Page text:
Edward K. Thompson served as the first editor of Smithsonian, c. 1969-1979, and was awarded the Joseph Henry Medal in 1973 for exceptional service to the Smithsonian Institution.
- Magazine Debuts (page 2), The Smithsonian Torch, April 1970
- Noxious Bogs and Amorous Elephants: Smithsonian's birth, 35 years ago, only hinted at the splendors to follow, Smithsonian magazine, November 2005
- Smithsonian magazine records, Smithsonian Institution Archives
On exhibiton from September 26, 1997 to January 4, 1998, Mathew Brady's Portraits at the National Portrait Gallery displays the work of Brady, not his well known photo documentation of the Civil War, but rather covers the most productive years of his career, starting with his emergence in 1844 as a daguerreotypist in New York.
What stood out to me design wise, was that the brochure for the exhibition was styled as a gazette or newspaper from the mid-19th century which lended a bit of whimsy and helped to transport exhibition visitors to the time period.
- Mathew Brady materials at the Smithsonian Institution
On Friday, April 14, 1865, as the Civil War was drawing to a close, Joseph Henry left Washington with his daughter, Helen, and headed to New York City to inspect a fog signal under consideration by the United States Light-House Board. Leaving Helen in Princeton, New Jersey, where the Henry family had lived before Henry became Secretary of the Smithsonian in 1846, he continued to the city. After arriving at the Astor Hotel around 10 pm, Henry had a late supper, wrote a letter to his wife, and went downstairs to put his letter in the mailbox before going to bed.
While he was downstairs, he overheard a man who had just returned from the telegraph office with a report that President Lincoln had been shot. Although Henry later wrote that "the news was at first considered a hoax," [Marc Rothenberg et al., eds., The Papers of Joseph Henry (Science History Publications, 2004), v. 10, p. 498] he feared its "correctness, at least in part,"  and it was soon confirmed by others. Henry went to bed but was unable to sleep. Around 6 am the next morning, he asked someone passing by in the hall for the latest news from Washington and was told that the president was dying. Lincoln died at 7:22 that morning.
Before leaving the city later that day, Henry noticed that it "was in a state of intense excitement on account of the death of the President. Large bodies of men were seen gathering in squads at various points and fears were intertained that there would be outbreaks of popular feeling" [The Papers of Joseph Henry, v. 10, p. 499]. He completed his business and proceeded to Philadelphia where he attended church on Sunday and spent Monday conducting business involving Smithsonian publications. He found that city "much excited and popular feeling strongly against the south" [The Papers of Joseph Henry, v. 10, p. 499]. On Tuesday, April 18, he hurried back to Washington, arriving at his home in the Smithsonian Institution Building around 7 pm. There he found a letter from the Secretary of the Treasury asking whether Smithsonian officials would attend Lincoln's funeral. He replied immediately that they would [[The Papers of Joseph Henry, v. 10, p. 503].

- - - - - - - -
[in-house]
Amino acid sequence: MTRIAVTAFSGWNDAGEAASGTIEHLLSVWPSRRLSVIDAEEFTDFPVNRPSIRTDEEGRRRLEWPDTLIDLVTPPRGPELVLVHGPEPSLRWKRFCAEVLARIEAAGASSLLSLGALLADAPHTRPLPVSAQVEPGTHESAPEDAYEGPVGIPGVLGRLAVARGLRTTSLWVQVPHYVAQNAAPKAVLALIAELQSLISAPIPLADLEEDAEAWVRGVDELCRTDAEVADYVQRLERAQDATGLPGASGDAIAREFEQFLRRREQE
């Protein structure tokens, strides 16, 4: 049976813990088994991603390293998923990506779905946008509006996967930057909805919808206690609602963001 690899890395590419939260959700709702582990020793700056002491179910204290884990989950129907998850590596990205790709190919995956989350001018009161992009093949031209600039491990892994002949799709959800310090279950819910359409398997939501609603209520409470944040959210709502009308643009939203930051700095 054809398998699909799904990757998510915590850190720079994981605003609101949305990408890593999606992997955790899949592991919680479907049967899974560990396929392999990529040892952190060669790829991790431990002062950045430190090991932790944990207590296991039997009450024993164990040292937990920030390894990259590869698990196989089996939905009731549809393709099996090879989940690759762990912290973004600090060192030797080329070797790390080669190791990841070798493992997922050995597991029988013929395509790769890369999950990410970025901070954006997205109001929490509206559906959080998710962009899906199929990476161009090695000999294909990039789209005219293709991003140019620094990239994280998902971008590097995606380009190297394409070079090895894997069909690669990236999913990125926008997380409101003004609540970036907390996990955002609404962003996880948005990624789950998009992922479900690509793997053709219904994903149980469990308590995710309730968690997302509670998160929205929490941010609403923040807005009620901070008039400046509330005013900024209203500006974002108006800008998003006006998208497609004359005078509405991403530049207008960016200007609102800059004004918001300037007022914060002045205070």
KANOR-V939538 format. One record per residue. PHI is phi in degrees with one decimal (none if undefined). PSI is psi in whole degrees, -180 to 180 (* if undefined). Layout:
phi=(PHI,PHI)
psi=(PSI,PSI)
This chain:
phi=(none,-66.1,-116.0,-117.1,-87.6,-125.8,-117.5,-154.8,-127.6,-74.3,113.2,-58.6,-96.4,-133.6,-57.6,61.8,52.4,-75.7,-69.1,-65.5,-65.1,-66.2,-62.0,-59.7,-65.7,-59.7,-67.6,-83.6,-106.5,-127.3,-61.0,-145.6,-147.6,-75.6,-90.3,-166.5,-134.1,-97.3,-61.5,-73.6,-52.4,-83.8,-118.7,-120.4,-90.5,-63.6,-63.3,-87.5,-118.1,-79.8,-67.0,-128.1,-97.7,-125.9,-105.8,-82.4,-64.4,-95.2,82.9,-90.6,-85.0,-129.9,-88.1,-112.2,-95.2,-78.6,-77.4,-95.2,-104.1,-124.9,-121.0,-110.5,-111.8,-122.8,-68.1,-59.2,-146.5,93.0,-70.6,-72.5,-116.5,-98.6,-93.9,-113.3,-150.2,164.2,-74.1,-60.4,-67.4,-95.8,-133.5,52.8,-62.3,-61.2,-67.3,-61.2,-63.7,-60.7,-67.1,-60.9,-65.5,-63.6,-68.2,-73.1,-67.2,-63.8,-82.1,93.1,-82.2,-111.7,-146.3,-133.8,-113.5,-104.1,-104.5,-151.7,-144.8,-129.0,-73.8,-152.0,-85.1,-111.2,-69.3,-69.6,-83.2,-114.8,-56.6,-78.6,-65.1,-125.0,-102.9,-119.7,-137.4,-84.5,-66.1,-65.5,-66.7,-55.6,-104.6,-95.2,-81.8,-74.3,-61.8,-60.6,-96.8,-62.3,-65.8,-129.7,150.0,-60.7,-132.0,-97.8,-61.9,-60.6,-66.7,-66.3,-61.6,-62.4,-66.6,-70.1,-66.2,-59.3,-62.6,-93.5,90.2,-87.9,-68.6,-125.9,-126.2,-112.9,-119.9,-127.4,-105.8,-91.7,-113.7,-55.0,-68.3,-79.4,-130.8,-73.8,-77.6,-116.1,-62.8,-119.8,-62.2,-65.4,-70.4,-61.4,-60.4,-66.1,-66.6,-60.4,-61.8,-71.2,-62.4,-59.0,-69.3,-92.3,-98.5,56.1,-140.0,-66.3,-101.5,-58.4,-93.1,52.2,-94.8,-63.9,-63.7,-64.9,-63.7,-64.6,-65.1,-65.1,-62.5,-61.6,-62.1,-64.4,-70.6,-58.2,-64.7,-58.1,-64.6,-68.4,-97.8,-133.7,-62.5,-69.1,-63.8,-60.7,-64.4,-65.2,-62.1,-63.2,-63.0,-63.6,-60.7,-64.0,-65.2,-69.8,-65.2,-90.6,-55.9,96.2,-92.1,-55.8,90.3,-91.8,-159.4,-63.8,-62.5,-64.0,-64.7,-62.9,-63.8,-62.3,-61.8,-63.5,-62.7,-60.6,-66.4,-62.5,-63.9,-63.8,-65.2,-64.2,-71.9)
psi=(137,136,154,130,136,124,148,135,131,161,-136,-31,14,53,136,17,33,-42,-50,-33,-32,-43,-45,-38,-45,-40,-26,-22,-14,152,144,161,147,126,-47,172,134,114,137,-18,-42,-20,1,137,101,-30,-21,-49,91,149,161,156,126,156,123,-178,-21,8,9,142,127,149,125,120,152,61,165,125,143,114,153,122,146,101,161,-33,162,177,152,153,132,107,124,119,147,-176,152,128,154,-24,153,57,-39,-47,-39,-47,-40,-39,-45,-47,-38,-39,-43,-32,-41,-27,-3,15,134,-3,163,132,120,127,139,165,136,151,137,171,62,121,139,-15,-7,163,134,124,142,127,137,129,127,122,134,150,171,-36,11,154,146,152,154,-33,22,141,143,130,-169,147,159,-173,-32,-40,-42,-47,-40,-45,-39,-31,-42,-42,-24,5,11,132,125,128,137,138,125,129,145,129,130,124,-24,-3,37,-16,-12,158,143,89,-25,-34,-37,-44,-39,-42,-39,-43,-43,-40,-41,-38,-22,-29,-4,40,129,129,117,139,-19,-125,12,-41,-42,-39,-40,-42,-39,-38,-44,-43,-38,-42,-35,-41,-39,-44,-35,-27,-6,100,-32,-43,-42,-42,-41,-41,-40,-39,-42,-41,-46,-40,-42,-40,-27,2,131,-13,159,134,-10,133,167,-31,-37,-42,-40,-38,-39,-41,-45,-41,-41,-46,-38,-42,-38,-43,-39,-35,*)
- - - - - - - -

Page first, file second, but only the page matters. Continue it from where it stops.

The next day, Henry attended the funeral ceremony in the East Room of the White House with Assistant Secretary Spencer F. Baird and Smithsonian Treasurer William Winston Seaton. Although stands had been erected so that the six hundred attendees crowded into the room could see as well as hear, Henry thought the service should have been conducted in the rotunda of the Capitol to accommodate more people. Following the ceremony, Henry, Baird, and Seaton shared an open carriage in a massive funeral procession of some 40,000 people from the White House to the Capitol. Eight days later, Henry wrote to his friend and mentor, Alexander Dallas Bache:
On the day of the funeral more persons were assembled on the streets of Washington than was ever seen before in this city. All business was suspended and every countenance wore an expression of sadness. Mr. Lincoln had been constantly increasing in popularity, from the time of his reelection until the day of his death. His peculiar fitness for bringing the war to a successful termination was felt by all and the shock produced by his death cannot be described. [The Papers of Joseph Henry, v. 10, p. 509]
To his daughter Helen, Henry wrote:
As to his successor I can as yet say nothing, but I most sincerely pray that the mantle of Lincoln may fall upon him, that he may be imbued with the same honesty of purpose, the same kindness of heart, and the same moderation and prudence of action. [The Papers of Joseph Henry, v. 10, p. 504]
Although Henry had entertained doubts about Lincoln when he was first elected in 1860, he had gotten to know him well while serving as one of his science advisers during the war. By the time of Lincoln's assassination, Henry had come to admire and respect him and believed that only the president would be able to heal the divided nation. Henry mourned both his personal loss and that of the country.
- Joseph Henry: A Life in Science - Civil War, online exhibition, Smithsonian Institution Archives
- "Interruptions and Embarrassments": The Smithsonian during the Civil War, by Kathleen W. Dorman
- The Papers of Joseph Henry